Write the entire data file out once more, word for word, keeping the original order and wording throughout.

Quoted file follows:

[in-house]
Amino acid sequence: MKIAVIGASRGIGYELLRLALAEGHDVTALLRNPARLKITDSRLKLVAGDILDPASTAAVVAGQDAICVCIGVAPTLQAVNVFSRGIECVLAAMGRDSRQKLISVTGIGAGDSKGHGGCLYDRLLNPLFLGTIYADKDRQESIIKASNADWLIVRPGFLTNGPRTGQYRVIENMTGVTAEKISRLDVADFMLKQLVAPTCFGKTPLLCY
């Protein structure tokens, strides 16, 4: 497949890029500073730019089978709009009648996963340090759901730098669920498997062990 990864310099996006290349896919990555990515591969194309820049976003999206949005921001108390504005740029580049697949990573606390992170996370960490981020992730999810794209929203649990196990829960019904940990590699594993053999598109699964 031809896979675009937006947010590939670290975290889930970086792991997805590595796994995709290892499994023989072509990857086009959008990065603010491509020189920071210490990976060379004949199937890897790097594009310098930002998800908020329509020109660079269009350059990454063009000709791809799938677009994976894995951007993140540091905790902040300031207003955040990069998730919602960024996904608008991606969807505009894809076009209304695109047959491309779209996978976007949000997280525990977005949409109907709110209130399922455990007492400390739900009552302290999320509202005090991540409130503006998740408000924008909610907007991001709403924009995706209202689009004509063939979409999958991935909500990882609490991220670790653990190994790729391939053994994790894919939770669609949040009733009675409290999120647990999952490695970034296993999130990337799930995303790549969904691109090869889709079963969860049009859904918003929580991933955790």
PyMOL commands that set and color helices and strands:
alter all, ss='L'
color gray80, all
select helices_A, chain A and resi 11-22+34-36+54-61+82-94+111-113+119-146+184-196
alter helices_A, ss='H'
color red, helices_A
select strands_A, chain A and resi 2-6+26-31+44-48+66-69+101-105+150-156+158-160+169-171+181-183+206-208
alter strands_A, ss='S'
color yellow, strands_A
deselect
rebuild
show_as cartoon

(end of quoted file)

[in-house]
Amino acid sequence: MKIAVIGASRGIGYELLRLALAEGHDVTALLRNPARLKITDSRLKLVAGDILDPASTAAVVAGQDAICVCIGVAPTLQAVNVFSRGIECVLAAMGRDSRQKLISVTGIGAGDSKGHGGCLYDRLLNPLFLGTIYADKDRQESIIKASNADWLIVRPGFLTNGPRTGQYRVIENMTGVTAEKISRLDVADFMLKQLVAPTCFGKTPLLCY
């Protein structure tokens, strides 16, 4: 497949890029500073730019089978709009009648996963340090759901730098669920498997062990 990864310099996006290349896919990555990515591969194309820049976003999206949005921001108390504005740029580049697949990573606390992170996370960490981020992730999810794209929203649990196990829960019904940990590699594993053999598109699964 031809896979675009937006947010590939670290975290889930970086792991997805590595796994995709290892499994023989072509990857086009959008990065603010491509020189920071210490990976060379004949199937890897790097594009310098930002998800908020329509020109660079269009350059990454063009000709791809799938677009994976894995951007993140540091905790902040300031207003955040990069998730919602960024996904608008991606969807505009894809076009209304695109047959491309779209996978976007949000997280525990977005949409109907709110209130399922455990007492400390739900009552302290999320509202005090991540409130503006998740408000924008909610907007991001709403924009995706209202689009004509063939979409999958991935909500990882609490991220670790653990190994790729391939053994994790894919939770669609949040009733009675409290999120647990999952490695970034296993999130990337799930995303790549969904691109090869889709079963969860049009859904918003929580991933955790």
PyMOL commands that set and color helices and strands:
alter all, ss='L'
color gray80, all
select helices_A, chain A and resi 11-22+34-36+54-61+82-94+111-113+119-146+184-196
alter helices_A, ss='H'
color red, helices_A
select strands_A, chain A and resi 2-6+26-31+44-48+66-69+101-105+150-156+158-160+169-171+181-183+206-208
alter strands_A, ss='S'
color yellow, strands_A
deselect
rebuild
show_as cartoon